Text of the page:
By: Joe Strupp
A reporter for The Star-Ledger of Newark, N.J. sought to take the paper’s recent coverage of the heated illegal immigration issue a step further, posing recently as an undocumented worker in an effort to show how easy it is to obtain fraudulent government documentation, and a job.
Editor Jim Willse said the story was a natural progression for coverage of the illegal immigration issue. “It keeps coming up and you can’t not be aware of the ease with which phony documents are available,” the editor told E&P. “It kept coming up in news stories so we asked ourselves is it really that easy?”
In little more than a few weeks, he succeeded, prompting a first-person account that ran this past Sunday. In the story, Ralph Ortego, a reporter in one of the paper’s suburban bureaus, revealed how he posed as a Spanish-speaking worker with no documentation proving legal status in the U.S. He obtained a temp job within a few hours, and a fake Social Security card and green card in a matter of a few weeks.
“The process demonstrated the ease with which illegal immigrants slip into the workforce of New Jersey and the willingness of the economy to absorb them,” Ortega wrote. “It’s a clandestine operation where tough questions would benefit no one.”
Ortega, a former New York Daily News reporter who joined the Star-Ledger in 2004, said the idea was not to catch these workers and employers in the act of illegal operations, but more to show what the world was like for them. “It made for a better piece,” he told E&P about going undercover. “Finally revealing on one level how immigrants just enter the system and don’t have to worry about watching their backs and employers are happy.”
The reporter began his venture in May, he writes, with a visit to an employment agency in Elizabeth, N.J., an urban city bordering Newark that is known for a large immigrant population from many Spanish-speaking countries. The day he first walked in the office, a staffer suggested he come the next morning for work, which he did.
“I was sent to work eight hours at a L’Or?al warehouse in South Brunswick,” he wrote. “And my lack of papers soon became moot, because, with the help of immigrant coworkers I met there, I was able to buy a bogus Social Security card and green card for $140.”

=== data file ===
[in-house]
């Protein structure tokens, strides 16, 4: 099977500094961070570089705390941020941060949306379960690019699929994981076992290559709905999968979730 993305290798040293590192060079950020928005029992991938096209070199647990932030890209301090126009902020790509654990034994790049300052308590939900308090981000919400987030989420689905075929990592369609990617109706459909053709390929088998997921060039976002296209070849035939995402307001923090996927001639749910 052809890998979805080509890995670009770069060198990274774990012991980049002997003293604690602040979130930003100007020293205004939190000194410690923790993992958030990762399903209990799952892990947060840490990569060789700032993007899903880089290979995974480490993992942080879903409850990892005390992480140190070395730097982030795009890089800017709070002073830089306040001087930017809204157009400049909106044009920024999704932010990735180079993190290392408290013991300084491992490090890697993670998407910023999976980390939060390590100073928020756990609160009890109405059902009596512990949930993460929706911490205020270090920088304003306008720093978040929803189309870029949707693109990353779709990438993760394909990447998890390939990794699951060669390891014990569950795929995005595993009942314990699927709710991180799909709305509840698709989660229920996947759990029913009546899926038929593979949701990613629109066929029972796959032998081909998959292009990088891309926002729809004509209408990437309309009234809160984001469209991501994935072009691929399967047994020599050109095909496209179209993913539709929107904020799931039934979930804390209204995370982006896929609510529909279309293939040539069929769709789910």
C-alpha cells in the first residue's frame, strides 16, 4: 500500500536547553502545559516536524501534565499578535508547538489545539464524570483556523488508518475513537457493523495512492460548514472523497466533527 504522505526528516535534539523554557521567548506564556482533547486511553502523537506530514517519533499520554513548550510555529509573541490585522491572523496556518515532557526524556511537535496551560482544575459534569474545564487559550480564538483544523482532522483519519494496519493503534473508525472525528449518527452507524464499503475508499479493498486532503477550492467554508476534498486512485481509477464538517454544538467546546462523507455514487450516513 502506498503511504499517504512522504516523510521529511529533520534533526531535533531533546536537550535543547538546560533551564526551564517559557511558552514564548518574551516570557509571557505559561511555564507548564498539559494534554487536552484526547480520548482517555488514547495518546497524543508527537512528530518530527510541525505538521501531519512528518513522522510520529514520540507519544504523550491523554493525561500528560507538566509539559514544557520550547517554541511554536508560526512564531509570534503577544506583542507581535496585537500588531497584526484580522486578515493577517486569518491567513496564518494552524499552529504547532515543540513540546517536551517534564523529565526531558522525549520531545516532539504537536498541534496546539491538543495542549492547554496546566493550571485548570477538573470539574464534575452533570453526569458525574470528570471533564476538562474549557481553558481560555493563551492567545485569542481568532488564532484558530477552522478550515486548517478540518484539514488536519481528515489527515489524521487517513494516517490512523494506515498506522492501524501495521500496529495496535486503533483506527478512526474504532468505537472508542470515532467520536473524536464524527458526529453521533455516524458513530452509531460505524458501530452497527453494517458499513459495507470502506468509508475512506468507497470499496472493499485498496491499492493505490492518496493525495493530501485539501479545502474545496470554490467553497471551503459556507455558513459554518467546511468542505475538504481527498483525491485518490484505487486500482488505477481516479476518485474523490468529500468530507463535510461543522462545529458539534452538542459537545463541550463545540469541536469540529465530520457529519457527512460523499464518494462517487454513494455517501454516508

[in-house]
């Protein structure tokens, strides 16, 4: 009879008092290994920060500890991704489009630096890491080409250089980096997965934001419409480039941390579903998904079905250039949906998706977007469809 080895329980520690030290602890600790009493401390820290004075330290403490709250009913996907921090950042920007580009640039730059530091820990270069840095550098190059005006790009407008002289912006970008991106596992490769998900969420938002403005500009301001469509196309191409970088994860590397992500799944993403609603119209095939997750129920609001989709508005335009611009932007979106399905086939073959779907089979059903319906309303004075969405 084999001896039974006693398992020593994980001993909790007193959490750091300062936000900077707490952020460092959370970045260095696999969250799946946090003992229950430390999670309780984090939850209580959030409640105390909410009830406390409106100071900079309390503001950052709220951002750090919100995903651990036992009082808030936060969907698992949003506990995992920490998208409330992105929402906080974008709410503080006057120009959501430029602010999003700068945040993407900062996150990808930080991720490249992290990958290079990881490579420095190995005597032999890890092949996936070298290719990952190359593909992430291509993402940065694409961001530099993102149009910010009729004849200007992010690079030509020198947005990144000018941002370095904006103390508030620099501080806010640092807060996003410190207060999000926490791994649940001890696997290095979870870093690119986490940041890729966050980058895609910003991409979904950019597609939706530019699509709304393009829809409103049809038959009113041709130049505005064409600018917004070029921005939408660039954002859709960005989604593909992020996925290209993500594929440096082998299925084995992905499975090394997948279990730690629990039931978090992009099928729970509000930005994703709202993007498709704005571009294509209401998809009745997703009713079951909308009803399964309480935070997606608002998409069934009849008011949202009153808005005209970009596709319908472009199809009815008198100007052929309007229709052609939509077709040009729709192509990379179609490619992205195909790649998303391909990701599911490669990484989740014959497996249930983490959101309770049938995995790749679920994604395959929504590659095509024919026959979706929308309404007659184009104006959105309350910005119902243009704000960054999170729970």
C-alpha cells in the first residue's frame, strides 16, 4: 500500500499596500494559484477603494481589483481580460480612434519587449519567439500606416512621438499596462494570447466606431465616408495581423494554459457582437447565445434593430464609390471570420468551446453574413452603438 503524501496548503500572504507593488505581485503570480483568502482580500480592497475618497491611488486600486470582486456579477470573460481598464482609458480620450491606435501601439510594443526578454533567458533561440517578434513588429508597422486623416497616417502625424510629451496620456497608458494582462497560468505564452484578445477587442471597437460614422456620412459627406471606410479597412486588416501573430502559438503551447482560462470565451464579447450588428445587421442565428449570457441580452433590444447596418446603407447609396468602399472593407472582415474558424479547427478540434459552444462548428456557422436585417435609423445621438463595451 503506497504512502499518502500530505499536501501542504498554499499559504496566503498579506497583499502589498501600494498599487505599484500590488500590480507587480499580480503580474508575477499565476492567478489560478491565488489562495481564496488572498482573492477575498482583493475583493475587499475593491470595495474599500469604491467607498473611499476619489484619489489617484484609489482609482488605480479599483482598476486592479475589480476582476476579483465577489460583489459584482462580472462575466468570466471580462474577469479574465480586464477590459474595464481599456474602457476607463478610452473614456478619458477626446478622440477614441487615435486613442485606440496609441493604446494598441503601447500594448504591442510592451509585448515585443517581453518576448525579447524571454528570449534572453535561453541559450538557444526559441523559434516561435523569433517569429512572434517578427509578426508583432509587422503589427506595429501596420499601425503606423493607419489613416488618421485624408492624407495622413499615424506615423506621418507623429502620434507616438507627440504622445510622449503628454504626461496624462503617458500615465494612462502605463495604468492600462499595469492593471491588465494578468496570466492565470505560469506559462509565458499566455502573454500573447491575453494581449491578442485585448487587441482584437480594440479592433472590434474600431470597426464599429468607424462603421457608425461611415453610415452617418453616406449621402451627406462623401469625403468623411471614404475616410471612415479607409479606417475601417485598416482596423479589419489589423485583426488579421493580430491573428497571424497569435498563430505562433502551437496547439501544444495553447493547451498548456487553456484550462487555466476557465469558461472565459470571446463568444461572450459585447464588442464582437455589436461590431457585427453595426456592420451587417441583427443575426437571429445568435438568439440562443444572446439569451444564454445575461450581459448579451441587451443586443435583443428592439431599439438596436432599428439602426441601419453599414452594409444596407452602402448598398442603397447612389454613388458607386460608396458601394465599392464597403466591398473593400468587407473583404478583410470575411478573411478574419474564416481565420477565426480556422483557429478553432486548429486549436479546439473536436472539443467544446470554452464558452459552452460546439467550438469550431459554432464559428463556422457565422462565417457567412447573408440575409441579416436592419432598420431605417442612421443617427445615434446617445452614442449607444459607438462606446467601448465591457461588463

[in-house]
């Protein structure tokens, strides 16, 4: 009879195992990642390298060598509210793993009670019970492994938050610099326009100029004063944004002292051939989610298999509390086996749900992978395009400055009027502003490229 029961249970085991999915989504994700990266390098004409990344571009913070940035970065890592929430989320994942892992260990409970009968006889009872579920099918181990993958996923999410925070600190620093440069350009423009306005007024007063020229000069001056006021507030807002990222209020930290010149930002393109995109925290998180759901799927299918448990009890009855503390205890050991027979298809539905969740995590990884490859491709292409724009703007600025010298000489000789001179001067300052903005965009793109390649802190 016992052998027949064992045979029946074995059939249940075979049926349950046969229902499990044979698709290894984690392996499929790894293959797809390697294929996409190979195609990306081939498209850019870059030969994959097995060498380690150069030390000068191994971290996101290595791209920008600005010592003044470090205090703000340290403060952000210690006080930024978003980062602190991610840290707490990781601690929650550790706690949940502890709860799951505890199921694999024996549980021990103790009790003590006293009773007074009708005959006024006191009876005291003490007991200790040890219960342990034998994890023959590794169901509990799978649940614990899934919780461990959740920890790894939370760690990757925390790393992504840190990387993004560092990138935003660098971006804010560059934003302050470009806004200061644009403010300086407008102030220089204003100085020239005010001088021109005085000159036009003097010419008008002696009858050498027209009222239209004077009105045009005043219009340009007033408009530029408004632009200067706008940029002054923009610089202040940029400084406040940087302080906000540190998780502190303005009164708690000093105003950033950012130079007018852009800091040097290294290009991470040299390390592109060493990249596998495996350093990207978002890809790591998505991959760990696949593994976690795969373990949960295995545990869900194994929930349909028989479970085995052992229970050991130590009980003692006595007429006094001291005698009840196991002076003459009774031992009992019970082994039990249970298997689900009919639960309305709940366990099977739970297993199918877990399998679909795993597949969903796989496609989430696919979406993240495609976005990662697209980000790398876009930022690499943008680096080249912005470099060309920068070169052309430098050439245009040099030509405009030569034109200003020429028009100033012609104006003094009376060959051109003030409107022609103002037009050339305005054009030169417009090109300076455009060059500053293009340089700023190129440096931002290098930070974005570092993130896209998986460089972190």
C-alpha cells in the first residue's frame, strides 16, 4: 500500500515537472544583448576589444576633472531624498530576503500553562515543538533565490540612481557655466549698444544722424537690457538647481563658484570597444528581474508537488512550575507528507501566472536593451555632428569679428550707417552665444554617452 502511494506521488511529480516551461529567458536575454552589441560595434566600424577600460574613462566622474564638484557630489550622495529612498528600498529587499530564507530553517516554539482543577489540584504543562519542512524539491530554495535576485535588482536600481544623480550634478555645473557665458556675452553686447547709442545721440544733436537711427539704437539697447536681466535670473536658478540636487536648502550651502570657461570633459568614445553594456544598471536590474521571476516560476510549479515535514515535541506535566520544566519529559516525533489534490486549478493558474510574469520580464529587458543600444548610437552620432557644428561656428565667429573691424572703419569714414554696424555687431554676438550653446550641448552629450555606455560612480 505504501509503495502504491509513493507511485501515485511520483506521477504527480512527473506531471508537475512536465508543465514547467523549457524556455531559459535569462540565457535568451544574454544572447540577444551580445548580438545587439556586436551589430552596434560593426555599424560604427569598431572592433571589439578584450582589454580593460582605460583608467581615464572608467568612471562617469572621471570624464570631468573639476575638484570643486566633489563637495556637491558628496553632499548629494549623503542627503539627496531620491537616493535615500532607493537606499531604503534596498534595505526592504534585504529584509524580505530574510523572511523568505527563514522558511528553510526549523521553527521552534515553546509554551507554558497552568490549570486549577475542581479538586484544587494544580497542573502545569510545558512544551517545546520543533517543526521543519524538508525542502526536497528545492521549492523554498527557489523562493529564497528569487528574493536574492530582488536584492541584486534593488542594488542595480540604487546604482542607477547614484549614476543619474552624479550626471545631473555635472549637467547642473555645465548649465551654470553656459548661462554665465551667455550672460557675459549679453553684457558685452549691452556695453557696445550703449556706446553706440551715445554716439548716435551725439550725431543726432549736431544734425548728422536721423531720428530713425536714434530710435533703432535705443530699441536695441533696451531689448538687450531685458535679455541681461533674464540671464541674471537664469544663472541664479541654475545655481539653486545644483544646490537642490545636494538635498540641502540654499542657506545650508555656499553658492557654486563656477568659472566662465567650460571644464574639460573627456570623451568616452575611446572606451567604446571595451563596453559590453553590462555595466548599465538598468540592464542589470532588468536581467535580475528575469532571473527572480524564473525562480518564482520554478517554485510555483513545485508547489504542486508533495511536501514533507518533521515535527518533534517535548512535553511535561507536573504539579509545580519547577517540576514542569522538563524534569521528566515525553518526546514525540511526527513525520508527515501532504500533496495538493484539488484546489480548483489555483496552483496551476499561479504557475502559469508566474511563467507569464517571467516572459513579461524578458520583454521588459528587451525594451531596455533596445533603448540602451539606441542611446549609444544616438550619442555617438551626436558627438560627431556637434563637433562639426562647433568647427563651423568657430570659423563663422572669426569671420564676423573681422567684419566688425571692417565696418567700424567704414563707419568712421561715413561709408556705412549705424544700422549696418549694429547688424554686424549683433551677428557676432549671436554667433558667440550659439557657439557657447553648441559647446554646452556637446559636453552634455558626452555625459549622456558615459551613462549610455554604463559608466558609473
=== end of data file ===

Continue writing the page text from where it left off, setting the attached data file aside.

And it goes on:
Ortega went on to describe traveling in a van with several dozen other temps to the warehouse, unpacking items for storage, and being given 15 minutes for lunch. Later, his paycheck for eight and a half hours was $59.50. “After taxes and a $6 deduction for transportation, I was left with $43.44,” he writes.
As for the fake documents, Ortega wrote that he received them from one of the other workers in the van after explaining his need for such documents. After meeting the worker later in a park and handing him $120, he writes that the fraudulent green card and social security card were provided a week later.
The other worker “pulled out a bogus Social Security card that had my surname misspelled as Orteja,” he writes, noting that he had to pay an additional $20 at that time. “‘Sign the front, and put it away,’ he said, showing me the signature on his own fake Social Security card. He then slipped me a fraudulent green card, or resident alien card, based on an older design the federal government is currently phasing out.”
“It is what we do for each other,” he quoted the man as saying, noting that he was not involved in manufacturing the cards, or profiting from their sale. “I am not into that,” the man told him.
Neither Willse nor Ortega expected any fallout from investigators seeking to find any of the illegal workers or their employers, adding that no inquiries had been made as of Monday morning. “I would be surprised,” the editor said. “I don’t think It is that big a deal for a lot of them.”
Ortega, who says he never cashed his paycheck from the warehouse work, but still has the documents, also did not believe any negative fallout would occur. “I don’t think I did anything illegal,” he said. “I gave only the amount of information that they asked of me.”